Tailwater Capital sees investment opportunities amid an oil-price slump prolonged by the coronavirus
By Luis Garcia
Updated March 26, 2020 7 00 am ET
Tailwater Capital has raised $1.1 billion for its latest energy-infrastructure fund as a coronavirus-driven oil-price slump could force sales of assets such as pipelines and oil-ﬁeld gathering systems.
The Dallas-based private-equity ﬁrm closed its largest investment pool so far, Tailwater Energy Fund IV LP, in mid-February with about $970 million in capital and $130 million in co-investment commitments, said Jason Downie, a Tailwater co-founder and managing partner. About 100 investors backed the fund.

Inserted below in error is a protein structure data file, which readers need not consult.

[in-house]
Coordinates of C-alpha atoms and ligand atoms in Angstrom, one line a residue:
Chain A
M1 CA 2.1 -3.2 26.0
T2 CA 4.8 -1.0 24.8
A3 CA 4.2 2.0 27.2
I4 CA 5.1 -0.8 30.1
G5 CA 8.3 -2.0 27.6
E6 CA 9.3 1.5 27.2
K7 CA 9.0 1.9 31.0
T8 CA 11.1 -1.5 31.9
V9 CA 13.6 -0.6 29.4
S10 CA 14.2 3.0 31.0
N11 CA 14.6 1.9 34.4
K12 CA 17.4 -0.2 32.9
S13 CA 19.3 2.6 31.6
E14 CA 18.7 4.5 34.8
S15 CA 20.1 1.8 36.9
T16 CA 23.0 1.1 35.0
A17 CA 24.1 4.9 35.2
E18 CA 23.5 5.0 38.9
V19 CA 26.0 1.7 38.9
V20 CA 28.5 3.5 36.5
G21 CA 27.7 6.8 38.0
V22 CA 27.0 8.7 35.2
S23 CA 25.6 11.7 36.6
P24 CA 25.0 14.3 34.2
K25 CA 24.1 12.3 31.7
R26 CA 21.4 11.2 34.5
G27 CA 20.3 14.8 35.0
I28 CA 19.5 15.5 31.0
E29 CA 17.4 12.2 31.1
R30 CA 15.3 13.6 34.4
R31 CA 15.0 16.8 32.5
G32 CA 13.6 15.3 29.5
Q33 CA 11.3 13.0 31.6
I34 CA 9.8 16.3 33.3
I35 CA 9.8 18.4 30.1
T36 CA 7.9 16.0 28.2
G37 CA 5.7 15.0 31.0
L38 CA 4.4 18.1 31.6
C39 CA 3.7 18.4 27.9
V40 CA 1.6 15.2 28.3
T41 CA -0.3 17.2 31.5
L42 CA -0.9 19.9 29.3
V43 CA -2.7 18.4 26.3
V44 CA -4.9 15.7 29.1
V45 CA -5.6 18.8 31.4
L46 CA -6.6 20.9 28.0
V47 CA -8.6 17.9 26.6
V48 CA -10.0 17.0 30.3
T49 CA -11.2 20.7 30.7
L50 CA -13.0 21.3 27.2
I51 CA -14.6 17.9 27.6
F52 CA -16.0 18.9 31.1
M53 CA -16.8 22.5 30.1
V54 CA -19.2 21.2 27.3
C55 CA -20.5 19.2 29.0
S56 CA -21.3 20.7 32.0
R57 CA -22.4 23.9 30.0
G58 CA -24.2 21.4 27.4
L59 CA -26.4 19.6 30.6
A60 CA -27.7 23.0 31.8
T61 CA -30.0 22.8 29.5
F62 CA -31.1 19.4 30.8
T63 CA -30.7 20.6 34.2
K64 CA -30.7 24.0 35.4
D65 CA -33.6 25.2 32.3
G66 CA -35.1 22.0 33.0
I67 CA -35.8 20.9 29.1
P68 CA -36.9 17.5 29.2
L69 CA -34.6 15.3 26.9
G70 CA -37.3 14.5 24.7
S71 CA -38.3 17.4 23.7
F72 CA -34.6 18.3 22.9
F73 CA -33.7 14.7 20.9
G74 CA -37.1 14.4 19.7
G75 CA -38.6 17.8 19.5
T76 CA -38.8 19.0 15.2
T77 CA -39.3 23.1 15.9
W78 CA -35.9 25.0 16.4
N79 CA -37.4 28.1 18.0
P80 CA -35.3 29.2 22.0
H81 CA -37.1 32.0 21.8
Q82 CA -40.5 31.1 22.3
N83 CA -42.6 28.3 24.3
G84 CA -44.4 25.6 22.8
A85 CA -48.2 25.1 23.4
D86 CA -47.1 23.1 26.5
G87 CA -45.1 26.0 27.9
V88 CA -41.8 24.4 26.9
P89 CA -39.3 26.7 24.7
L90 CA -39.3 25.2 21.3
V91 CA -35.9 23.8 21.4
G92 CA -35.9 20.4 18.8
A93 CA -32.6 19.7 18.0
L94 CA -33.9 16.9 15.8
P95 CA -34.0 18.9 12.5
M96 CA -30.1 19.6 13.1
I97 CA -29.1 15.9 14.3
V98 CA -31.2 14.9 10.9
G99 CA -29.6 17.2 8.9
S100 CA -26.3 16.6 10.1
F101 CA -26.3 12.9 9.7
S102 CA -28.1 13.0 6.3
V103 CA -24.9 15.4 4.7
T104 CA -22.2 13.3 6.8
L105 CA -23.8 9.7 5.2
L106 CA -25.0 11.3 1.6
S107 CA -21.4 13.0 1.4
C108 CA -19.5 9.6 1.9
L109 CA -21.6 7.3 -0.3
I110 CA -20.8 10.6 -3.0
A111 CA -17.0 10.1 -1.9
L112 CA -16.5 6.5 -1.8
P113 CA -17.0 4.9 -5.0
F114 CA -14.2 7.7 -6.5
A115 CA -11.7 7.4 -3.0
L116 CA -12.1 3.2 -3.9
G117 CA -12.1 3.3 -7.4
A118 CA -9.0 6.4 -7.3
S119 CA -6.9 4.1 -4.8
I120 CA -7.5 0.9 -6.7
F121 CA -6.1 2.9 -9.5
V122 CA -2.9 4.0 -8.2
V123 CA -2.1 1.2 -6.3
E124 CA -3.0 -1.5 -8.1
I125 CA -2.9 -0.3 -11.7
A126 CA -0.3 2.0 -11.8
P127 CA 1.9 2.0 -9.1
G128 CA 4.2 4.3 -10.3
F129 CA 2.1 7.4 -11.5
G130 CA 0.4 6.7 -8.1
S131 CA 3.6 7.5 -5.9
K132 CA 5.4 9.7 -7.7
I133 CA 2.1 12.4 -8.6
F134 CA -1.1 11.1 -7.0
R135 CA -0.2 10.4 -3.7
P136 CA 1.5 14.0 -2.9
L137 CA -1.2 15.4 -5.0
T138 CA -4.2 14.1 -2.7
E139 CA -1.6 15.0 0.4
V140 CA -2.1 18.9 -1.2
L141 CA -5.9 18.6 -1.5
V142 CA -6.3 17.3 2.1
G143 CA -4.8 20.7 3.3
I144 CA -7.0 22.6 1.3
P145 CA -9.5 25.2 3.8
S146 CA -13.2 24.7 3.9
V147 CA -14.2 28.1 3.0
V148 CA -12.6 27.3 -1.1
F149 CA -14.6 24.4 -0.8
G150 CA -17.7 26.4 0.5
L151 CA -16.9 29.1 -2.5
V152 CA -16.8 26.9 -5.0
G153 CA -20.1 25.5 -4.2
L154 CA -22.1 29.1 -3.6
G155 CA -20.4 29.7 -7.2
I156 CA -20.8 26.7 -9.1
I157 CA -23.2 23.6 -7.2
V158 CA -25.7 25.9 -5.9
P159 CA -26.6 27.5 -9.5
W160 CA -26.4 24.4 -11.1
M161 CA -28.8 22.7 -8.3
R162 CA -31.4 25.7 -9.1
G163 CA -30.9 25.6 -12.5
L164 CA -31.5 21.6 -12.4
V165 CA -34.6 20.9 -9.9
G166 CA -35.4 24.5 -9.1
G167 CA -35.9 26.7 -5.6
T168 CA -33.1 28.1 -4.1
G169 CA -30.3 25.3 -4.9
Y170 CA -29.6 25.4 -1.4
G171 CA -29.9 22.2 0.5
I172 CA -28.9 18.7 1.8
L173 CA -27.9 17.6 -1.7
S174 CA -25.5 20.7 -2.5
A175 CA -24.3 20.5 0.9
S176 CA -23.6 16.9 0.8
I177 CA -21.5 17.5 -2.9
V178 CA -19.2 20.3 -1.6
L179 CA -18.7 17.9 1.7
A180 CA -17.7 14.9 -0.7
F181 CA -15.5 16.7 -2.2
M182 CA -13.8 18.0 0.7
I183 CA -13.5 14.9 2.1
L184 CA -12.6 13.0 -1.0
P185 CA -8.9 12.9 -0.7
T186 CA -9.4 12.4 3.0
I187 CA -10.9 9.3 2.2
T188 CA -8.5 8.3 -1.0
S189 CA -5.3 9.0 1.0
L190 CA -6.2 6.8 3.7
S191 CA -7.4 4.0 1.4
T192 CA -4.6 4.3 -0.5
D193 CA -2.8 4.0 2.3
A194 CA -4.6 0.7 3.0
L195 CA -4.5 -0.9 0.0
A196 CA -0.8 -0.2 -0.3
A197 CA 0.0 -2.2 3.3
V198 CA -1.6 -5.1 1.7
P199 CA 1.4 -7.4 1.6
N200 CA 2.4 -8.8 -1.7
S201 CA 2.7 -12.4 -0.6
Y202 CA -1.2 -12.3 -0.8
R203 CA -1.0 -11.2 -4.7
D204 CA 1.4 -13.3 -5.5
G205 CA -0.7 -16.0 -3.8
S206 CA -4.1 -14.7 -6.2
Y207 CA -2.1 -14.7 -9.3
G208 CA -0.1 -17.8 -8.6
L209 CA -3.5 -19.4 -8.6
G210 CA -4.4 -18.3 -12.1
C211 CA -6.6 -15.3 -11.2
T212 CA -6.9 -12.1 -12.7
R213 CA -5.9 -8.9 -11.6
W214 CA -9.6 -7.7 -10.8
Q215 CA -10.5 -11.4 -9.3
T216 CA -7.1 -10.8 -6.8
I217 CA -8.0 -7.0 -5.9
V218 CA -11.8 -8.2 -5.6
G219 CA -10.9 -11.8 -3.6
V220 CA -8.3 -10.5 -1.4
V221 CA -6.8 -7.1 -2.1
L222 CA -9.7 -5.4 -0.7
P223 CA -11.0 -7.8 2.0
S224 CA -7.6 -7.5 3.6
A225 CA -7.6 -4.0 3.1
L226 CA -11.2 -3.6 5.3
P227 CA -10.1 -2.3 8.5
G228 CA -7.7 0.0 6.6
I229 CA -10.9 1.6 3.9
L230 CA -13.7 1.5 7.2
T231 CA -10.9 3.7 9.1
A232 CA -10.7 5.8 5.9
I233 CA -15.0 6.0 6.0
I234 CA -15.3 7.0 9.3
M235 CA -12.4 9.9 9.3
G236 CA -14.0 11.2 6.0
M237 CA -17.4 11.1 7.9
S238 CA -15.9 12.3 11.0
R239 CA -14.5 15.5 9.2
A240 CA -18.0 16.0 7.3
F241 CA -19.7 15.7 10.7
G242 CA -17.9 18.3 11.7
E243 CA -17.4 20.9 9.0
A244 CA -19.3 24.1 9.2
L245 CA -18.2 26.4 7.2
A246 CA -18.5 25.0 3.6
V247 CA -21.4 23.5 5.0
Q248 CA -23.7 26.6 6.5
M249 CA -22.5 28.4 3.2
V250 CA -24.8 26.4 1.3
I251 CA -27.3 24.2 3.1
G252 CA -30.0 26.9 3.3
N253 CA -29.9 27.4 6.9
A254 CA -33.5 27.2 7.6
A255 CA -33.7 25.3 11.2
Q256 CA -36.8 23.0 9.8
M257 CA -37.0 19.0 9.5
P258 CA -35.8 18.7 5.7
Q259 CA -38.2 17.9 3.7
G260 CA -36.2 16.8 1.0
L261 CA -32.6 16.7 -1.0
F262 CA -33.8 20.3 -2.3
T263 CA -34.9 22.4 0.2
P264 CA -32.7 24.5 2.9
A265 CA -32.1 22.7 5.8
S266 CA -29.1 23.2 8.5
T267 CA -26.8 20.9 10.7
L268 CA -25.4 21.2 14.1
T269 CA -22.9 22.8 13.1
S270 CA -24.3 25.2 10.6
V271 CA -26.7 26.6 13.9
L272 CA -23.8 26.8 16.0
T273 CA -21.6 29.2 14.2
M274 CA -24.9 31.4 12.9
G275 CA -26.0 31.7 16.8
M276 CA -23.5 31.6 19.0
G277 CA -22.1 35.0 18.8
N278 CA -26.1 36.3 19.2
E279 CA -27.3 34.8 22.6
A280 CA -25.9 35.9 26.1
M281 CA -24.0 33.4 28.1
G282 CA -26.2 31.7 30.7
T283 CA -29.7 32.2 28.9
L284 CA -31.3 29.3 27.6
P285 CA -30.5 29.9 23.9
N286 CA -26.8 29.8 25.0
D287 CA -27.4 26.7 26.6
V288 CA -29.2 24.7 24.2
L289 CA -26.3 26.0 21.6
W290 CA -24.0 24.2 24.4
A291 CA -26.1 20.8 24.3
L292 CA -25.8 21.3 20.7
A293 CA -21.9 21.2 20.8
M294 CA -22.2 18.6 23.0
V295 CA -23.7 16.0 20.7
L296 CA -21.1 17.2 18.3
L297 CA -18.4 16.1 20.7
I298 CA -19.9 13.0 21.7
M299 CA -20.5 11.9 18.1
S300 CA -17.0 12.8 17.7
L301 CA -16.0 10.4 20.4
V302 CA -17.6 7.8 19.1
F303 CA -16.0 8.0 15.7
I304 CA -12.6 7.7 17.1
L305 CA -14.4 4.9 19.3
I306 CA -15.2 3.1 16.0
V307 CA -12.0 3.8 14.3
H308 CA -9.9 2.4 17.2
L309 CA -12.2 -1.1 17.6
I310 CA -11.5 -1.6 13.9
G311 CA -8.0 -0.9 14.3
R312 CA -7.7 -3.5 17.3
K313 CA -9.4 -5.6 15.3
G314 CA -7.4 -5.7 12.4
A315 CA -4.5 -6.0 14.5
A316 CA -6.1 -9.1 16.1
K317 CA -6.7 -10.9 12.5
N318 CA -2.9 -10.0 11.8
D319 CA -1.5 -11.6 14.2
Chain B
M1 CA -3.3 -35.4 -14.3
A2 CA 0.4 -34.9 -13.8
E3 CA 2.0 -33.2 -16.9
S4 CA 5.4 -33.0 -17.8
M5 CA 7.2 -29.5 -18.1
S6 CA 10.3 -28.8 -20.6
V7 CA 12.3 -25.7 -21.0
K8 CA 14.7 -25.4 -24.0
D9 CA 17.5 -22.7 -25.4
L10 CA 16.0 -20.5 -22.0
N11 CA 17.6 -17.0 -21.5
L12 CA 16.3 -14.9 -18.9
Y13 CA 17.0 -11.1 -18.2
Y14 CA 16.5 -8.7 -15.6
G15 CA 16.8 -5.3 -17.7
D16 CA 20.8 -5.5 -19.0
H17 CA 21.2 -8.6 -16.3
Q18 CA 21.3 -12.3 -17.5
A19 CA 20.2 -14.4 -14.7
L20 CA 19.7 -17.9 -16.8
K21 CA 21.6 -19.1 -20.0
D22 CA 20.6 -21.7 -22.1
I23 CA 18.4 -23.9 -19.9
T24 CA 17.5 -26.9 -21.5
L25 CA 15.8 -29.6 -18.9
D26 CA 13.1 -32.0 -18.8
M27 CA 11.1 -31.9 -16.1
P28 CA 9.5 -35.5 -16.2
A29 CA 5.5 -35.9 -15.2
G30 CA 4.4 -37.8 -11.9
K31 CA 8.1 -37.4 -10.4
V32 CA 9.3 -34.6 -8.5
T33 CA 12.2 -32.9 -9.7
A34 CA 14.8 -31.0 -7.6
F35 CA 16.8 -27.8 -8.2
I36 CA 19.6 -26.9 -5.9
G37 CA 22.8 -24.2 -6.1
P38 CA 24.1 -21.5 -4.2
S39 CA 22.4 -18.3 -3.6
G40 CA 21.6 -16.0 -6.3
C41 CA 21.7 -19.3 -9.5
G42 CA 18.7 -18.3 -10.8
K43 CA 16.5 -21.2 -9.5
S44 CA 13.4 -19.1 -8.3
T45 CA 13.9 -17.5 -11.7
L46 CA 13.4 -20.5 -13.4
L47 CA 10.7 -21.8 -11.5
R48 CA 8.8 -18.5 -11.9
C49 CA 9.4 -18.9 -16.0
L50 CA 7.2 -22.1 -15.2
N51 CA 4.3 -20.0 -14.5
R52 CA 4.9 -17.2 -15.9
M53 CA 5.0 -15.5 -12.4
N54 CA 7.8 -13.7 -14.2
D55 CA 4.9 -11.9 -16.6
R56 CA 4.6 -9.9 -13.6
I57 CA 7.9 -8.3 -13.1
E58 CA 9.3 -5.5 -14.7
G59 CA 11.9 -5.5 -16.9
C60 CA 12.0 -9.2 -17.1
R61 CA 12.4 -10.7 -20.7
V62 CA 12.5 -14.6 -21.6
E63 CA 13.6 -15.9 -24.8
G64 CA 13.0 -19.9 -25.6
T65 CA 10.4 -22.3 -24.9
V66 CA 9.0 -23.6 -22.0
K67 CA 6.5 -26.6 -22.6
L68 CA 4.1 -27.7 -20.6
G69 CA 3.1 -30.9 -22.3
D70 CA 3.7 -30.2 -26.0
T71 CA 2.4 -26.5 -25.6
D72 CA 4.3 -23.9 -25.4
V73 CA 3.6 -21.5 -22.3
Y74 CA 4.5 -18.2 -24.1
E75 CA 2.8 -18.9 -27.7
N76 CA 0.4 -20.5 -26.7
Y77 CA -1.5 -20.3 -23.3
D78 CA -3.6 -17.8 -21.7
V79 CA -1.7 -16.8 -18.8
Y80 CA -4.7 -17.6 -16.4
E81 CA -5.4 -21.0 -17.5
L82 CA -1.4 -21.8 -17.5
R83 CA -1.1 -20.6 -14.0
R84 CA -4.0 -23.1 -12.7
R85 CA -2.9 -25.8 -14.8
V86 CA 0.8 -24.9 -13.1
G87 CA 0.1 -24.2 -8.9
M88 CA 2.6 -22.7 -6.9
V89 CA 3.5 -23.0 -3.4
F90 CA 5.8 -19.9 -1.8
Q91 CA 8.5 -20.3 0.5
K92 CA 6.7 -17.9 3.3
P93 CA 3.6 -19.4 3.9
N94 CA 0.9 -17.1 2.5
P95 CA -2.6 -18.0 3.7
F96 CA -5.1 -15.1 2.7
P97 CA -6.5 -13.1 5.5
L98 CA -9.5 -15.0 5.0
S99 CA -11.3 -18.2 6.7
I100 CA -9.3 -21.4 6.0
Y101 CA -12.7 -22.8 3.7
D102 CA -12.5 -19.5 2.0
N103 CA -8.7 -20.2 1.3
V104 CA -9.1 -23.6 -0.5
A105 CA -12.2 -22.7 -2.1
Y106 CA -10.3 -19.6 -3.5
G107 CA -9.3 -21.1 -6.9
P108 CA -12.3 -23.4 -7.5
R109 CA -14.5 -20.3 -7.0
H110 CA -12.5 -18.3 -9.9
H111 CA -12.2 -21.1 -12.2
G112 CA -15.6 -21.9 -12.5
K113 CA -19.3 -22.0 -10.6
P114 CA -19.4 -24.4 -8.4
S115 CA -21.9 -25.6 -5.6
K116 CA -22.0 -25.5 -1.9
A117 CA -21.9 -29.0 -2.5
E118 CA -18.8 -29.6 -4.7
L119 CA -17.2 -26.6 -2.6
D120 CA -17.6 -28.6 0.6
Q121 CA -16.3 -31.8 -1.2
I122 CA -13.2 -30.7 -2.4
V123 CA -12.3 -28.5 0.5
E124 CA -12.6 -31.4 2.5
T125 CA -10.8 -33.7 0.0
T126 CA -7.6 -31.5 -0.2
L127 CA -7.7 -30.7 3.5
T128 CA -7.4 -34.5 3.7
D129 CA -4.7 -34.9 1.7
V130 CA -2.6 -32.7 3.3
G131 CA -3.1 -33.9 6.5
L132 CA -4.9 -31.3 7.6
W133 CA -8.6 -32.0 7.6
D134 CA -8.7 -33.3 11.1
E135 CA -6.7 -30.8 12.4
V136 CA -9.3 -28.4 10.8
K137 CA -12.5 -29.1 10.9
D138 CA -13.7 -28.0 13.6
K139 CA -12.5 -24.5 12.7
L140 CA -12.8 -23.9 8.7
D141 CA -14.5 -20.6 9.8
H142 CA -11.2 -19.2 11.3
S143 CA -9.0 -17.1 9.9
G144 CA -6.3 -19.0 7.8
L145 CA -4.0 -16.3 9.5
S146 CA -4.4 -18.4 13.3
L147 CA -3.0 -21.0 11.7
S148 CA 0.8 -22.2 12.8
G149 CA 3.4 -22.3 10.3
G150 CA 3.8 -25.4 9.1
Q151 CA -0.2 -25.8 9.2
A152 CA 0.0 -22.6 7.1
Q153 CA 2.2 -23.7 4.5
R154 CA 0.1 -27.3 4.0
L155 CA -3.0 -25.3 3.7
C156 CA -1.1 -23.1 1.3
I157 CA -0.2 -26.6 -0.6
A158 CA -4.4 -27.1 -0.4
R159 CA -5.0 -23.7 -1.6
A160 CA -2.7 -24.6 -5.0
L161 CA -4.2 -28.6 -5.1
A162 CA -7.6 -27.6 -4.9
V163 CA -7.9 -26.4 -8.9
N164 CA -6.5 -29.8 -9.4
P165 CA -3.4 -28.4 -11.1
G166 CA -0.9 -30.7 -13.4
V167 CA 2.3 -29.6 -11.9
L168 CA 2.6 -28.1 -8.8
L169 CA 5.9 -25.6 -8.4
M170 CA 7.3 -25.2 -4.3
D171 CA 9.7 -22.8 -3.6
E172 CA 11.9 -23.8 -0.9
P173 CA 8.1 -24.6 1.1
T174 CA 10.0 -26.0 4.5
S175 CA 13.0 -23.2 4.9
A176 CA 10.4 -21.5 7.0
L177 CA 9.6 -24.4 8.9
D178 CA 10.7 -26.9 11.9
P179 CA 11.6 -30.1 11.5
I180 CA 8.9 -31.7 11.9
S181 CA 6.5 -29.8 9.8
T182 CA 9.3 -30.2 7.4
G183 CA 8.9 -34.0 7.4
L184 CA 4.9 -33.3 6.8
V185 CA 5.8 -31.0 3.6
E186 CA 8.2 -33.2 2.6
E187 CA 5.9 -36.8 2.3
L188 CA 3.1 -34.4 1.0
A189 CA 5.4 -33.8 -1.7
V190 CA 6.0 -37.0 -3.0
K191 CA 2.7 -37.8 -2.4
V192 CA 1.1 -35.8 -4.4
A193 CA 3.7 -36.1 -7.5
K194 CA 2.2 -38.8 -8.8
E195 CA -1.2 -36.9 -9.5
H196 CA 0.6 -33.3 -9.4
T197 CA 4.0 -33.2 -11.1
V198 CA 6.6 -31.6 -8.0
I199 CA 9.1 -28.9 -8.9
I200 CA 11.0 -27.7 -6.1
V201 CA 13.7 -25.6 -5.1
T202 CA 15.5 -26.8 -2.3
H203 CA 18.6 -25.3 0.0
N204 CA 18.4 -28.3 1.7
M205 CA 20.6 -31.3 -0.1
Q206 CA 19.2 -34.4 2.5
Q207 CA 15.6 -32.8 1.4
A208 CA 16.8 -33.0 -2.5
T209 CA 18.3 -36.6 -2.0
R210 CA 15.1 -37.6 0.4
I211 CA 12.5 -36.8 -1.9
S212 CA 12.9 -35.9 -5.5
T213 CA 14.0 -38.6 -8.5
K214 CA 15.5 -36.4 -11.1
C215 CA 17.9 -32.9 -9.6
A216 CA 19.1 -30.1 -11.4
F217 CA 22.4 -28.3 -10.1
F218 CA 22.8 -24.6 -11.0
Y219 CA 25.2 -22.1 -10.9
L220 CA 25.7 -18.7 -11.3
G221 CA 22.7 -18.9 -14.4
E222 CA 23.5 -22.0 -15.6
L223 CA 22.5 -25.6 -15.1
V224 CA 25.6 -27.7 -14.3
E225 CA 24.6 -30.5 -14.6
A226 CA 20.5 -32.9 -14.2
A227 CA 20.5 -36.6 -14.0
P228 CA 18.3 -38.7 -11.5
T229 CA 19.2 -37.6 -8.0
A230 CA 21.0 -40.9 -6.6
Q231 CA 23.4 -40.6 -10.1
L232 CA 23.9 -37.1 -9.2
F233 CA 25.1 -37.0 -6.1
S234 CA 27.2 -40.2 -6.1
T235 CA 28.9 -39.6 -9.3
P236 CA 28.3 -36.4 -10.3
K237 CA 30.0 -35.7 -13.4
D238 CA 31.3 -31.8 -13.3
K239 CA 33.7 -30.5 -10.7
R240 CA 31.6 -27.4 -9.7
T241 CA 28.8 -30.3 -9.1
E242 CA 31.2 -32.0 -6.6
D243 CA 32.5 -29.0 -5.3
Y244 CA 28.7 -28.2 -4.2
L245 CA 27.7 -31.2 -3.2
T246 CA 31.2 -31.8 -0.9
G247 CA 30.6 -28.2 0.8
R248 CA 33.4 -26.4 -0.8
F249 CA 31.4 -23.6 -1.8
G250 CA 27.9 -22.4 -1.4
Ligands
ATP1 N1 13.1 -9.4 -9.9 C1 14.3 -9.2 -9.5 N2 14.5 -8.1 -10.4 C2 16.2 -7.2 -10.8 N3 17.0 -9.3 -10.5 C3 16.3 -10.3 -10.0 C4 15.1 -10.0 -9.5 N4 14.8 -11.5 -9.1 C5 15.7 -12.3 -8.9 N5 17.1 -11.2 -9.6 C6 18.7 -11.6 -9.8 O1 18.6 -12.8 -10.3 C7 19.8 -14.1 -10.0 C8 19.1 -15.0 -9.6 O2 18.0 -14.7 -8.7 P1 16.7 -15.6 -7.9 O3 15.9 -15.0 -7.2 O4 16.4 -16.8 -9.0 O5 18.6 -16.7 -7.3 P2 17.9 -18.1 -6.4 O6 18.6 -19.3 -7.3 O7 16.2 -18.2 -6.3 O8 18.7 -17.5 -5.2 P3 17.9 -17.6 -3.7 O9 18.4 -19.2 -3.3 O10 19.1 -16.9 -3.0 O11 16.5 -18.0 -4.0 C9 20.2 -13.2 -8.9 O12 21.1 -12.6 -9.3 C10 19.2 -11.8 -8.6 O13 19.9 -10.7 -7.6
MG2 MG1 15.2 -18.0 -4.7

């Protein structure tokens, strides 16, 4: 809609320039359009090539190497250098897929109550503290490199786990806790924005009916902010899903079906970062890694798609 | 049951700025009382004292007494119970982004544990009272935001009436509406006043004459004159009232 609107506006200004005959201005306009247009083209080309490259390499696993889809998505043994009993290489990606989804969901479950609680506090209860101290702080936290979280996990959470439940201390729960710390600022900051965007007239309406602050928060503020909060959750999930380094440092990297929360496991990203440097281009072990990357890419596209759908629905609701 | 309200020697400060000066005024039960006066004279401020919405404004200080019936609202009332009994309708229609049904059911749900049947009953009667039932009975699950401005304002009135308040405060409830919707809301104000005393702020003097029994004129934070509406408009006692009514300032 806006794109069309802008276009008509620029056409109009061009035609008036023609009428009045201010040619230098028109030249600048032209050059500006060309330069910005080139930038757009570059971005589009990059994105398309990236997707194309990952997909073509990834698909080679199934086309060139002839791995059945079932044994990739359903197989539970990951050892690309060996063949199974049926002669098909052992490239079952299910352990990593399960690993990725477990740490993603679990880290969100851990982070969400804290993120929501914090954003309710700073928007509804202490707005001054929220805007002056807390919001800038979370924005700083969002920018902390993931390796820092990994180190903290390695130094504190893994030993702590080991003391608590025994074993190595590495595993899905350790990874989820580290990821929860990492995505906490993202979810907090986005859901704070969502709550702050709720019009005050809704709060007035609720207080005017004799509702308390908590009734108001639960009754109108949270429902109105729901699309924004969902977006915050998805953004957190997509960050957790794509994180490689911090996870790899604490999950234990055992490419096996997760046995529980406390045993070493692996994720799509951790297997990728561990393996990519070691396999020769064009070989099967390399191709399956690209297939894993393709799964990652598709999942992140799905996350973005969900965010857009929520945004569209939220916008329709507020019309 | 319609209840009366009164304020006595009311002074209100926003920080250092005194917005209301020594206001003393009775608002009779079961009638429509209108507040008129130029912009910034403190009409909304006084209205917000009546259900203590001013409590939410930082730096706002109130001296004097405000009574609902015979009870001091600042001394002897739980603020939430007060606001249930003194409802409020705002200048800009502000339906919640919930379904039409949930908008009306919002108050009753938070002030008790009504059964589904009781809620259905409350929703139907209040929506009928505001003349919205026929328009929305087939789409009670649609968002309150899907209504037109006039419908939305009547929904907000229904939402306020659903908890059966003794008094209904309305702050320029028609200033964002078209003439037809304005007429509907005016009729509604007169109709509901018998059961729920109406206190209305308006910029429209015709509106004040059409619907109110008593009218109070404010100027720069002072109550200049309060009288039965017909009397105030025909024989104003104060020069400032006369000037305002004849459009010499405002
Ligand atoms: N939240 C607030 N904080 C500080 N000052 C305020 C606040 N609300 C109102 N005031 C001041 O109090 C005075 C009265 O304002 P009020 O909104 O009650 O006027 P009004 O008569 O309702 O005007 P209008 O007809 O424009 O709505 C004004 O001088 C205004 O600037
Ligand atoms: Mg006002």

One such investor, the New York State Teachers’ Retirement System, pledged as much as $100 million, while California’s Sacramento County and Merced County public pensions committed$35 million and $5 million, respectively, organization documents and WSJ Pro Private Equity’s LP commitments database show.
Tailwater had set a fundraising target of $1 billion for the new vehicle, matching the amount collected for Tailwater Energy Fund III LP, which closed in 2018, said Edward Herring, Tailwater’s other co-founder and managing partner. The new fund’s upper limit was $1.1 billion.
Before the coronavirus outbreak, Tailwater beneﬁted from an industry capital crunch that accelerated sales of noncore assets and the longer-term trend of transfers of pipeline, gathering system and other infrastructure operations to specialized providers, Mr. Herring said. “That was a source of deal ﬂow that has been propelling some part of our investment strategy for the last 18 months.”